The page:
Producers of Copyrighted Content – They Just Don’t Get It

by Jason Fischer


I don’t understand why producers of copyrighted content have such a hard time comprehending their customer base. We’re not that difficult to fathom. We only really have a few, simple needs:

  • We want to be able to get to desired content, whenever and however we want.
  • We don’t want to pay through the nose for it.
  • If you make it difficult for us, there are other ways for us to get what we want. Ways you don’t like, because it means you won’t get your cut.

It’s precisely because content producers don’t understand us that we have scenarios like this.

I really thought that everyone was coming closer together, though, producers and consumers, when I discovered a service called Hulu this summer. It just so happened that I found myself, for about six weeks, in a place with Internet access, but limited cable service. I began to fret when I realized that I would not be able to get my weekly Battlestar Galactica fix – right when the last season was beginning to air. Also, with the writers’ strike delaying everything, many of my other favorite programs were still running new episodes into June. I was going to miss the season finales for a handful of shows, which I had been watching religiously at home. I began to panic a little bit.

When I finally got my wits about me, I did a few Google searches and came across the Hulu website. I couldn’t believe what I had found – ad supported streaming of television content, on demand and all in one place. New shows and old shows were all available for me to watch, at my leisure, as long as I was willing to sit through a few 30-second spots for Lipton iced tea. I discovered old and new shows that I had missed, which I could now become a fan of. I watched the entire first season of NBC’s Life on Hulu, and I continue to watch new episodes to date – even though that show airs the same night and time as ABC’s Lost, which sits as my highest priority Season Pass on TiVo. It wasn’t perfect, but I thought it was a significant step in the right direction, a step towards me being able to watch whatever I wanted, whenever I wanted, without having to pay any monetary access fee, beyond what I already pay for cable and Internet service.

One of the major drawbacks for the Hulu service was the fact that I could only access the content using a computer. At the time, this past summer, that wasn’t a problem. When I returned home, I went back to watching my 52” television and stopped using the Hulu service entirely, even though there were hours and hours of Arrested Development, The Practice, Babylon 5, and Hill Street Blues collecting virtual dust in my Hulu queue. I went back to watching my television content on TiVo, able to skip all advertising, but limited to shows which were currently airing. I began to lose hope for my dream of some day being able to watch whatever I wanted, whenever and however I wanted to watch it. Then came boxee, and I started feeling good again, believing that one day it would be possible.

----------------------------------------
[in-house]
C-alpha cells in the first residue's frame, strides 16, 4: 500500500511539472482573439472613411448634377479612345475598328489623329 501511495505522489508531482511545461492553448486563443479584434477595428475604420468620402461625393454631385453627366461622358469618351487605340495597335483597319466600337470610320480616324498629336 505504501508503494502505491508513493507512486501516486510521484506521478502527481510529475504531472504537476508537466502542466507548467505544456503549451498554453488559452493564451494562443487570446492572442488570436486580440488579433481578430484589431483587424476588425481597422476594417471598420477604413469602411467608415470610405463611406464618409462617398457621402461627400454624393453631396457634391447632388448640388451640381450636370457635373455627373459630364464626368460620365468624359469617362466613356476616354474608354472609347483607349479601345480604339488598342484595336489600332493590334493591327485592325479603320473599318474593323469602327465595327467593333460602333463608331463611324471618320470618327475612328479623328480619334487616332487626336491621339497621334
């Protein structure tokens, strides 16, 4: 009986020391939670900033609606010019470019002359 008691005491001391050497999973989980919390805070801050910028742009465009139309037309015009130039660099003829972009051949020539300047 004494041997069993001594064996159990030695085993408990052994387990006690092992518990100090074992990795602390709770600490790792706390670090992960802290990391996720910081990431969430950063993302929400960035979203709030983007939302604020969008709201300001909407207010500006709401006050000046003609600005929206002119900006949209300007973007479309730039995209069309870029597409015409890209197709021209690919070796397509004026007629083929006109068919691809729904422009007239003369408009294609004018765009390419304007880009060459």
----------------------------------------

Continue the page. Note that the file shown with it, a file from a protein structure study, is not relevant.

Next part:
Boxee is a piece of software that runs on my hacked Apple TV, which made the Hulu service available on my television. Again, it wasn’t perfect, but it was certainly good enough for me. Again, I was able to pick up old TV shows that I had missed. I was able to watch shows that conflicted with my wife’s higher priority Season Pass to Gossip Girl. Life was good. Then, in an inexplicable fit of ignorance, the content providers decided that I shouldn’t be able to watch whatever I wanted, whenever and however I wanted to watch it.

It was announced this week that Hulu will be pulling its boxee support. The creators of boxee have issued a statement describing their position. Here‘s another blogger’s well-put explanation of the situation. As of Friday, I have to go back to watching only what is currently being aired. If I miss an episode of something, if TiVo goofs and fails to record, if my wife’s addiction to GR∑∑K interferes with one of my recordings, what are my options?

  • Buy another TiVo.
  • Pay $1.99 on iTunes to buy an episode that I will watch only once.
  • Wait a year for the DVD to come out.